MD2417 London Vehicle Scrappage Scheme
The Mayor has identified improving air quality as one of his key priorities given its impact on public health and health inequality. The Ultra Low Emission Zone (ULEZ) being introduced in central London on 8 April 2019 aims to encourage the removal of the most polluting vehicles from London’s roads by charging a fee for vehicles that do not meet strict emission standards.
The Mayor wants to support those microbusinesses and third sector organisations most impacted by the ULEZ scheme and in December 2018 he announced a £23 million fund to introduce a pilot vehicle scrappage scheme. This fund will be used to incentivise microbusinesses and third sector organisations to scrap older, polluting vehicles, including by switching to vehicles that either meet or go beyond the ULEZ standards. Transport for London (TfL) is responsible for implementing and managing the ULEZ and it would be more efficient for it to administer a London scrappage scheme, including determining eligibility and making payments to third parties (in consultation with the Mayor and the Greater London Authority).
This decision seeks approval from the Mayor to direct and delegate to TfL the necessary legal powers to implement a London Vehicle Scrappage Scheme (“the Scheme”). It also seeks approval for the transfer of £23 million to TfL by means of a revenue grant to cover the costs of the scheme.
That the Mayor:
1. Authorises TfL under s 38 of the GLA Act 1999 to exercise the Authority’s functions relating to economic development and wealth creation, environmental improvement and social development under section 30(1), and its subsidiary powers under section 34(1) of that Act, for the purpose of establishing and administering a London Vehicle Scrappage Scheme described in this Form in accordance with the Delegation & Direction Document at Appendix 1.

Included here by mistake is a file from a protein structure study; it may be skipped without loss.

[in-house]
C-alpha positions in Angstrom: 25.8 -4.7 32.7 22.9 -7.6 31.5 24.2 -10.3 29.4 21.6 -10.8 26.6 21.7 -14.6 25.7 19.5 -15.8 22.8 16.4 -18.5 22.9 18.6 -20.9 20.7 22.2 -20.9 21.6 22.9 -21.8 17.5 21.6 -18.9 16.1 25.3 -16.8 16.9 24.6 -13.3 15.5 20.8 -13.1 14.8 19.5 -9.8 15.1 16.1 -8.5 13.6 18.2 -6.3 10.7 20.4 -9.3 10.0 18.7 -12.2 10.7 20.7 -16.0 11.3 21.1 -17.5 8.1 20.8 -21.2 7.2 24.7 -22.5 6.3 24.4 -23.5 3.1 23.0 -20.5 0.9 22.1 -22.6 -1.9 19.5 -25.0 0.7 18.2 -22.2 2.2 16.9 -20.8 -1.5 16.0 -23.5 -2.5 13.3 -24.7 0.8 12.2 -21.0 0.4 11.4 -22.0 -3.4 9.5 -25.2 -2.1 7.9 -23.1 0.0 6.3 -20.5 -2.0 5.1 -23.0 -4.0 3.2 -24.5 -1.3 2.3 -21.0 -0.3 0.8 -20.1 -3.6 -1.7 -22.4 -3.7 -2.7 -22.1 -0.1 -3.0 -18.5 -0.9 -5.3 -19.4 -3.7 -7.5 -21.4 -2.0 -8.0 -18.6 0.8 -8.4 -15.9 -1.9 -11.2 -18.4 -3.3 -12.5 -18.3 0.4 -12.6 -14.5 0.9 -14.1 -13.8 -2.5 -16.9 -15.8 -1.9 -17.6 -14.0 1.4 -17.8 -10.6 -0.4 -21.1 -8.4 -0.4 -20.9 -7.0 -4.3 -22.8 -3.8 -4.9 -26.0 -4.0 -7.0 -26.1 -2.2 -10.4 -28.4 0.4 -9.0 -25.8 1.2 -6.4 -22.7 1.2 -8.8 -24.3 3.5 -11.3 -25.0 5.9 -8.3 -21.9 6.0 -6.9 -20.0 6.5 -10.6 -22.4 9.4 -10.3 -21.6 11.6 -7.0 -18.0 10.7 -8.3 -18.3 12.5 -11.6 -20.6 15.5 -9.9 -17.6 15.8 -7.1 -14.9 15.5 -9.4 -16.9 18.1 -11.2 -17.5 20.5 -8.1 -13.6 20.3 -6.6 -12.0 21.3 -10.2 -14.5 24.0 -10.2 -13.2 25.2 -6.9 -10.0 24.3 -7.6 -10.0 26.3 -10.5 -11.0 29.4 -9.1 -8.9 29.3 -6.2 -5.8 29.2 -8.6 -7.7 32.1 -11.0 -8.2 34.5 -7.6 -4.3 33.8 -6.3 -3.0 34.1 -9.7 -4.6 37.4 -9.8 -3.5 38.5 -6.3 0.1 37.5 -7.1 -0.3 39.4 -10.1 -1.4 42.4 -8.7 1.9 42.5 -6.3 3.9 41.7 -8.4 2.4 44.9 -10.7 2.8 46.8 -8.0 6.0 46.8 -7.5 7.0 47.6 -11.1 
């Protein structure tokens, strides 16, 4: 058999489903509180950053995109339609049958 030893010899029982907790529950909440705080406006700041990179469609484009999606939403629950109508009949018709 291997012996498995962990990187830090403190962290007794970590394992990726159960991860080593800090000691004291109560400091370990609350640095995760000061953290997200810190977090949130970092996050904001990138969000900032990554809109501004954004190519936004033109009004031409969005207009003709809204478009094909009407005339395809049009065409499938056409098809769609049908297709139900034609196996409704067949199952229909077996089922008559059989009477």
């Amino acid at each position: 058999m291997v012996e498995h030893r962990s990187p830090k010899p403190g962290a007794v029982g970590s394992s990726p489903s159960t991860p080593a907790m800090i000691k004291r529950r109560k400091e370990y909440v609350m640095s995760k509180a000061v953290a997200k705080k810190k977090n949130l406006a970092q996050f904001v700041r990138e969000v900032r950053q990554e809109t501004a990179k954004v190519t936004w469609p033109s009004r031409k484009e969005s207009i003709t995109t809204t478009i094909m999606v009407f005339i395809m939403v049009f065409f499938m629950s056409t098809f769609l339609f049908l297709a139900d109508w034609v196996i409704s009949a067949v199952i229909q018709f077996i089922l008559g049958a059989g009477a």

2. Directs TfL under s 155(1) of the GLA Act to prepare, finance and implement the Scheme as described in this Form in accordance with the Delegation & Direction Document.
3. Approves the GLA making a revenue grant to TfL of £23 million under section 121(1) of the GLA Act 1999 and authorises officers to agree arrangements under which the grant is to be applied towards expenditure incurred for the purposes of, or in connection with, the discharge of TfL’s functions.
Part 1: Non-confidential facts and advice
The Mayor will launch the world’s first Ultra Low Emission Zone (ULEZ) in central London on 8 April 2019. This is the largest, earliest and most comprehensive of all the UK Clean Air Zones to be implemented and its success at removing the most polluting vehicles from London’s roads is vital to the Government achieving legal limits for air quality in accordance with its UK Air Quality Plan (2017). The ULEZ is based on the Euro emission standards and sets Euro 6/VI as the compliant standard for diesel vehicles and Euro 4 as the compliant standard for petrol vehicles.
There has been comparatively low uptake of cleaner Euro 6/VI diesel light goods vehicles (LGVs, in particular vans and minibuses) in advance of the ULEZ launch date. This is partly because they have only been available on the market since autumn 2016, which means there is currently a limited market for more affordable second-hand vehicles. Uptake of newer cleaner vehicles has also been impacted by wider economic uncertainty for businesses caused by Brexit and other factors. The impact assessment for the central ULEZ estimated that owners of non-compliant LGVs will incur additional costs, caused by replacing their vehicles, paying the proposed charge or taking other action, estimated at around £20 million.
It is likely that without further financial support, a lower proportion of LGVs will be compliant with the ULEZ standards compared to other vehicle types; current projections show that 46% of vans driven in the ULEZ will be compliant over the next year. A high proportion of non-compliant LGVs would have a particular negative economic impact on small and medium enterprises operating in London. This is despite the ULEZ accounting for this economic impact by setting the daily charge for LGVs at the lower rate of £12.50 (the same as for non-compliant passenger cars and motorbikes) rather than £100 (the rate for non-compliant buses, coaches and lorries). In recognition of this potential economic impact, the Mayor has decided to implement a pilot vehicle scrappage scheme.